The University of Connecticut and UConn Health Center is asking the state of Connecticut for a combined $102.7 million to help mitigate their losses stemming from the COVID-19 pandemic, according to figures presented to the state Appropriations Committee on August 28.
The requests are due to losses from fiscal year 2020 and projected losses for fiscal year 2021.
UConn, which is requesting $25.8 million in funding, saw a massive $61 million loss in housing and dining fees after the university was forced to end in-person learning and shutter dormitories.
The university managed to save $48 million through management furloughs, spending and hiring delays and program cuts. However, the university said if it is forced to close down again this school year it would drive their deficit to $56.2 million.
Those figures do not include the $30.9 million the unfunded pension costs for professors and staff. Normally, those costs are paid for by the state.
The state was already slated to provide $397 million to UConn for FY 2021, according to UConn’s budget presentation to its Board of Trustees in July.
Likewise, UConn Health’s budget dried up when the number of elective surgeries plummeted during the pandemic. UConn Health is estimating a $120 million loss in patient revenue between FY 2020 and FY 2021, although revenue figures have much improved since April.
However, most of the $76.9 million in funding UConn Health requested is due to the state’s unfunded pensions, which have plagued the university-run hospital for years.
UConn Health is requesting $53.8 million to support pension costs, the remaining $23 million is for COVID-related losses.
UConn Health wrote that the $76.9 million estimate is only if “all mitigation efforts are realized,” which include management furloughs, deferring capital needs, federal aid and $40 million in cost-cutting and revenue enhancements.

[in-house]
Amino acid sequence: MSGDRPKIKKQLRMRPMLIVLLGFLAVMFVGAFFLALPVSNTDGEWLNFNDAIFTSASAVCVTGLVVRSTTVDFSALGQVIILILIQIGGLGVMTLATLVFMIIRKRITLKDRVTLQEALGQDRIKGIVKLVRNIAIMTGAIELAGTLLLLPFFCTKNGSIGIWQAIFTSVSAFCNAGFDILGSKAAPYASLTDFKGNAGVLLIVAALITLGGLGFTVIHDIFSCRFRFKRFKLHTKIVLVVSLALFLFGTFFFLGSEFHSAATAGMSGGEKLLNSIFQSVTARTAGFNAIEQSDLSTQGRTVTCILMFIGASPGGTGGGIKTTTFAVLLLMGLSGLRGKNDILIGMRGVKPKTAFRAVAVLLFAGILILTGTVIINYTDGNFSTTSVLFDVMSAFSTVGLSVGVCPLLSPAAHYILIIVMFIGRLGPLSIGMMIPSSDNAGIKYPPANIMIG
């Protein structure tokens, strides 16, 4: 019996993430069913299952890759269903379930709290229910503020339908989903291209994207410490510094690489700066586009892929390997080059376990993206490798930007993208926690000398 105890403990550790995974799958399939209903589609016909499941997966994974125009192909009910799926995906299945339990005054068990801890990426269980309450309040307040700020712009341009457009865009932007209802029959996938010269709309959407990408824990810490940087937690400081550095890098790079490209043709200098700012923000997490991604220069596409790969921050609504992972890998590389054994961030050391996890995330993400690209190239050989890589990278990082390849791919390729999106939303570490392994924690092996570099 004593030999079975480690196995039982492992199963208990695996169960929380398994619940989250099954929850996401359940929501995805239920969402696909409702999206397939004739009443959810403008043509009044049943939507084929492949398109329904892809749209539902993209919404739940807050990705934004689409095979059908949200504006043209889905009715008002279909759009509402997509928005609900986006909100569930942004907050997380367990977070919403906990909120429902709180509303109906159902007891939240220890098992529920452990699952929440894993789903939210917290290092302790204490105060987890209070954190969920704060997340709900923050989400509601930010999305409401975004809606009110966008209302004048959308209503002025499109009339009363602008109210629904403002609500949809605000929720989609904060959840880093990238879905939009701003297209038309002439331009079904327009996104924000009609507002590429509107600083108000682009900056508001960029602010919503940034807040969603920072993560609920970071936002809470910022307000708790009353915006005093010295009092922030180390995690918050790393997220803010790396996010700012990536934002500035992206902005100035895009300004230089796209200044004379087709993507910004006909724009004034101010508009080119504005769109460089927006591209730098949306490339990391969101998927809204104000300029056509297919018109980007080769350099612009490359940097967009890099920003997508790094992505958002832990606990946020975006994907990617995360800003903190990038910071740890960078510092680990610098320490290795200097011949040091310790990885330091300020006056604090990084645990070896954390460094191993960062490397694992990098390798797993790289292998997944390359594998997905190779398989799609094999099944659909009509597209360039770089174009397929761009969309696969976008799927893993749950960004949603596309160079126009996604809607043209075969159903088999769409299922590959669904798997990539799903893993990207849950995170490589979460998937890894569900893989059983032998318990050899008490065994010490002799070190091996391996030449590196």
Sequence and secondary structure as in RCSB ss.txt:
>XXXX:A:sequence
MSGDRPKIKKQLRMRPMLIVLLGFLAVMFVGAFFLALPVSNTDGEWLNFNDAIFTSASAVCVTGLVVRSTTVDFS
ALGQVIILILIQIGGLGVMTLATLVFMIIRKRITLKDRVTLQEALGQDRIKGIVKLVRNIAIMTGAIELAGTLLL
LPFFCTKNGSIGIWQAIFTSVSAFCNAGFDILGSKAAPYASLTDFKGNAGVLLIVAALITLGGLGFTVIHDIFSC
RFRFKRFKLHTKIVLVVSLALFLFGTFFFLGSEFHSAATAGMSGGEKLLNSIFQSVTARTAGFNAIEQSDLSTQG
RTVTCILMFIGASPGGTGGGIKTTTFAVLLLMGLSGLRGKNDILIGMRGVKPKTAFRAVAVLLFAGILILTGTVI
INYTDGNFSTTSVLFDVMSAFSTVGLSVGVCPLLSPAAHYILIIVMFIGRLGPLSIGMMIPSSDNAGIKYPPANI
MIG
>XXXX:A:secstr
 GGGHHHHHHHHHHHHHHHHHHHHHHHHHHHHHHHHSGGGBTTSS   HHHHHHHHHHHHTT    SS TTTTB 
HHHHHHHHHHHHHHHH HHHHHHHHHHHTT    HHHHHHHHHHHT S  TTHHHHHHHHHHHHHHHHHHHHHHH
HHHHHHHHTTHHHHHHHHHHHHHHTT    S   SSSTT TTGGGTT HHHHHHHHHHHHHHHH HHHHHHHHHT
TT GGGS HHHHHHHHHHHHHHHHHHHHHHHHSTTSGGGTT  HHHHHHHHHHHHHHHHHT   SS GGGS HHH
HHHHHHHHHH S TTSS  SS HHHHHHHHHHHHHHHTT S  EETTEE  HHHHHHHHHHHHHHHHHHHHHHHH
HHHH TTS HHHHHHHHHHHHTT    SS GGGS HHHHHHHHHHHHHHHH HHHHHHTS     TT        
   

UConn Health has thus far received $32 million in federal funds related to COVID-19, most of which came from the CARES Act.
UConn Health also worked with the Office of Policy and Management to accelerate their block grant, using funds dedicated for FY 2021 to help cover losses in FY 2020
UConn received $10 million from the CARES Act to help mitigate $30 million in losses over FY 2020, but this fiscal year will see those losses double.
“For FY21, $52.6 million in losses have already been realized,” the report to the Appropriations Committee says. “If we have an early close and go fully online at any point during the fall, these losses could increase significantly.”
Both UConn and UConn Health also had to deal with employee pay increases that began to take effect in July under the terms of the 2017 SEBAC Agreement.
UConn reported in July that the pay raises will cost UConn roughly $20 million and, although the university asked its unions to defer the increases until a late date, union leaders refused saying they had already given enough back in previous SEBAC agreements.
UConn is trying to keep in-person classes going and allowing students to return to campus life, but recent upticks in positive coronavirus cases among in-coming students has university officials on edge.
According to the documents provided to the Appropriations Committee, the university has several indicators that would trigger a reclosing of residence halls, including having more sick students and staff than their medical infrastructure can support.
UConn, however, reports that enrollment numbers remain strong and UConn Health reports patient revenue has nearly returned to pre-COVID estimates.
An audit of the Department of Emergency Services and Public Protection found that 56 percent of state troopers singled out for review earned more than 100 percent of their base salary through overtime. “These employees’ base salaries ranged from $44,129 to $83,137, while overtime ranged from $50,968 to $190,677,” the ...
A new annual report from Truth in Accounting found Connecticut has $67 billion in bonded debt and unfunded retirement costs, making it the third most indebted state per taxpayer in the nation. The total debt, which amounts to $50,700 per taxpayer in the state, is based on Connecticut’s 2019 financial ...